Some Kinda Mormon

One woman's obsession with the Church of Latter-day Saints


| Utne Reader July / August 2007



When the Mormons were expelled from the United States 150 years ago, they escaped into the desert, wandering with their handcarts across its landscape. It was theirs to set up any way they wished, where the men could marry as many women as they fancied and listen to whichever mouth of God pleased them. Today the West teems with Mormons. And although their Utah theocracy failed with the U.S. government, they still have a hold over the West that transcends religion, political boundaries, and natural landscapes. Out there, Mormonism is a very real thing.

Mormonism is very real for me, too. You might even say I'm obsessed. I'm always reading obscure Mormon historical texts and traveling to Mormon historical sites. I have a dozen or so Books of Mormon I've picked up at thrift stores and used bookstores. I especially like copies with dedications: 'John, I couldn't think of anything that means more to me than this book. Take care of it and learn all you can. Your friend, Russell.'

I'm not Mormon, but my entire extended family is, thanks to my great-aunt Ruth, who married one of my grandfather's brothers and spread her beliefs within the Pemberton clan. My grandfather, however, held firm to his Quaker roots, and my branch of the family resisted the influence. Indeed, we razzed the whole religion. Mormonism, with its belief that people could get married in the afterlife, provided many jokes. Even my grandmother, an upstanding woman of old-fashioned morals, still makes fun of the way Aunt Ruth seemed almost elated by the death of her husband. 'Oh, I'm so jealous,' she told my grandmother at the funeral, 'Now Wendell gets to see Richard and his family.' Richard was their son, and he was killed in a sledding accident as a boy. According to my great-aunt, Richard's glorified body went on to adulthood and he married a glorified-bodied young woman and they had plenty of heavenly children. 'Oh, brother' is what my grandmother would always say, rolling her eyes.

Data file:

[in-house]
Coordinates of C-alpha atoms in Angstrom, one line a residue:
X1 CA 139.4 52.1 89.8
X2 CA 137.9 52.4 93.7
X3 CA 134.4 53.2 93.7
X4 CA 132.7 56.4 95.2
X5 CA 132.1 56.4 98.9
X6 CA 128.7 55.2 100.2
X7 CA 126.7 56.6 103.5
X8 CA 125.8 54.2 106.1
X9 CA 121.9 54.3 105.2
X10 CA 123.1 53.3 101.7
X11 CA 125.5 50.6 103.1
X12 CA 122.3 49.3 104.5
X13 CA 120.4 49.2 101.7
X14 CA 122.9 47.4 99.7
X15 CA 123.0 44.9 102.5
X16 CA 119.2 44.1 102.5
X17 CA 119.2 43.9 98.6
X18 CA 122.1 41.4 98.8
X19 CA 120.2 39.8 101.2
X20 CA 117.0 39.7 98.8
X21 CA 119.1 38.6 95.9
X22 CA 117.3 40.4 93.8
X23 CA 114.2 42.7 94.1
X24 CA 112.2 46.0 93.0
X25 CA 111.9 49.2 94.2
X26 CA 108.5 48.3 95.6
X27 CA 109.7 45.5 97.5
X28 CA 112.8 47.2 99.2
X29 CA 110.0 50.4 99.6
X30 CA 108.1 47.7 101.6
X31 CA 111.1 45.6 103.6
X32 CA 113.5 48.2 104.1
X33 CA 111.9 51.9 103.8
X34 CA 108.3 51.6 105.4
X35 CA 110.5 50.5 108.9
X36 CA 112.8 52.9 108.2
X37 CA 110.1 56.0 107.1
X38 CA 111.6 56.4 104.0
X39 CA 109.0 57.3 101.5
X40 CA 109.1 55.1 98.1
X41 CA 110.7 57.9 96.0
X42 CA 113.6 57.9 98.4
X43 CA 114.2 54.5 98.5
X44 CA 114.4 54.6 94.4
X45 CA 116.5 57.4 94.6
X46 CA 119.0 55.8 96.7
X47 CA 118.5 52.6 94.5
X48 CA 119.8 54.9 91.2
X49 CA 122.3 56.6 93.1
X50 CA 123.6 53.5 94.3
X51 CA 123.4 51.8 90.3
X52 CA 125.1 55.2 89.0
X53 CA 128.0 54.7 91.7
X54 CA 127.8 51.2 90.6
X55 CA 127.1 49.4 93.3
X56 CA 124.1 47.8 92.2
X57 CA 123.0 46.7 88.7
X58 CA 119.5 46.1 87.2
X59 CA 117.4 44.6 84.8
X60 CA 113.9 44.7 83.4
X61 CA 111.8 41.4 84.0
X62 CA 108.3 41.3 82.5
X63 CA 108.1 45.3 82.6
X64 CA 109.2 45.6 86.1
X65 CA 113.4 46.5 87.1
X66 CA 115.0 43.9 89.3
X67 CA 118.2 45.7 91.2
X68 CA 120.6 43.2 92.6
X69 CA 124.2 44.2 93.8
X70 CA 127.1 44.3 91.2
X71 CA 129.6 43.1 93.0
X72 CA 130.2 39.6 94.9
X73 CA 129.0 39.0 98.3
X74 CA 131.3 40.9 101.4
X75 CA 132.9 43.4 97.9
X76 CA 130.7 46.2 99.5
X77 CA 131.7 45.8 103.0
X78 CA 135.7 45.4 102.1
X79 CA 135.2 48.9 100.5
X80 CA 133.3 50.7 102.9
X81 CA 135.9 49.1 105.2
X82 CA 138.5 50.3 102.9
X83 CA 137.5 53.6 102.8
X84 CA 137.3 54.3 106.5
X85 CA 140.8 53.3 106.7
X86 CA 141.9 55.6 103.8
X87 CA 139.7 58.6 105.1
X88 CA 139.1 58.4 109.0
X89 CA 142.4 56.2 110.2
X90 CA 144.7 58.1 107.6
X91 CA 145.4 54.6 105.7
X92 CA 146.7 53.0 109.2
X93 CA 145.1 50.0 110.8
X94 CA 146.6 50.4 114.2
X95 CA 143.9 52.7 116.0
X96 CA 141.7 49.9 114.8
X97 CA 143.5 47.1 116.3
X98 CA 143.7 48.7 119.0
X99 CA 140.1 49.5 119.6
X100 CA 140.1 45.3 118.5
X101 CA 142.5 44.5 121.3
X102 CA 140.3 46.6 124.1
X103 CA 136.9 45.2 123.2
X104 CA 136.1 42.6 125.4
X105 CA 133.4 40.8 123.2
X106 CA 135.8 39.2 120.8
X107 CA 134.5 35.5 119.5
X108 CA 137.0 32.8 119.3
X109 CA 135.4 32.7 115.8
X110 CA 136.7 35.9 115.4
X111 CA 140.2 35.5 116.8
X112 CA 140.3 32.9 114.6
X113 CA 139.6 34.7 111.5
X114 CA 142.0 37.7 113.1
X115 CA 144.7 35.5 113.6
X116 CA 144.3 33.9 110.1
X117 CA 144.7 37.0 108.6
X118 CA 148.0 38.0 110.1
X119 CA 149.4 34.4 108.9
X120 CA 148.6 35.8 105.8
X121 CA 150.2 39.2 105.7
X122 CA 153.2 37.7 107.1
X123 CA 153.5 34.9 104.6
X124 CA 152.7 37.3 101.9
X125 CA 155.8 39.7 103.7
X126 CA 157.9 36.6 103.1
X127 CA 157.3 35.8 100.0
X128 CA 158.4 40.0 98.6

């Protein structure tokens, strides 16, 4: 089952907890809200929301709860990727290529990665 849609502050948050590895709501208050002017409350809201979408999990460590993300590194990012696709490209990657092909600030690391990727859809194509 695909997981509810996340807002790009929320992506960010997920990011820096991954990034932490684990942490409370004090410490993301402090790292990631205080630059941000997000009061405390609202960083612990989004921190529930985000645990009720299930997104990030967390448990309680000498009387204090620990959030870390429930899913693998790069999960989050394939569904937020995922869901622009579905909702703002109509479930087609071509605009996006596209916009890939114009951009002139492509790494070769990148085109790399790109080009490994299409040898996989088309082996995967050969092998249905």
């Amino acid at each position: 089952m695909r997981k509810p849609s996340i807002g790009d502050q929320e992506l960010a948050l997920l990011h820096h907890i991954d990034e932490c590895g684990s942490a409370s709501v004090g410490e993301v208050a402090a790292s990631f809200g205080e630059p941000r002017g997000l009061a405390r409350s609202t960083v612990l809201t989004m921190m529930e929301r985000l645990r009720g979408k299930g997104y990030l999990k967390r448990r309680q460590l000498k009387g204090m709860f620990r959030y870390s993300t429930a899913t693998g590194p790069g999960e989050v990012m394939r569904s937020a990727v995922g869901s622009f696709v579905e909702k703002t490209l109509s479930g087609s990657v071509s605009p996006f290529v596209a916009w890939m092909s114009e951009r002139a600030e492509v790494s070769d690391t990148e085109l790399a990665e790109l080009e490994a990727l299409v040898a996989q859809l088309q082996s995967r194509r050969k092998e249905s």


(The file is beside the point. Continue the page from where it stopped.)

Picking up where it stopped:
But the more we blew them off, the more curious I got. Why did I have to take my own church upbringing so seriously if someone else's was so laughable? Why would anyone want to be a Mormon?

The books I read about the Church of Latter-day Saints were those my parents or grandparents gave me. They had titles like Mormonism and Other Modern-Day Cults and Secret Rituals of the Mormon Church Revealed. As we understood it, Mormons were only masquerading as Christians, and their God was not the same as ours. So even when they prayed the same prayers, and talked about Jesus, we knew they were still going to hell.

My parents were part of the hippie-Christian movement: devout California beach bums who gave up pot and let Jesus get them high. The first church they attended was a tent on a beach where it was de rigueur to show up barefoot and halter-topped. By the time I was born, the congregation had moved to a high school auditorium. There, my dad played guitar onstage and my mom held me in one arm so she could lift her other one closer to God.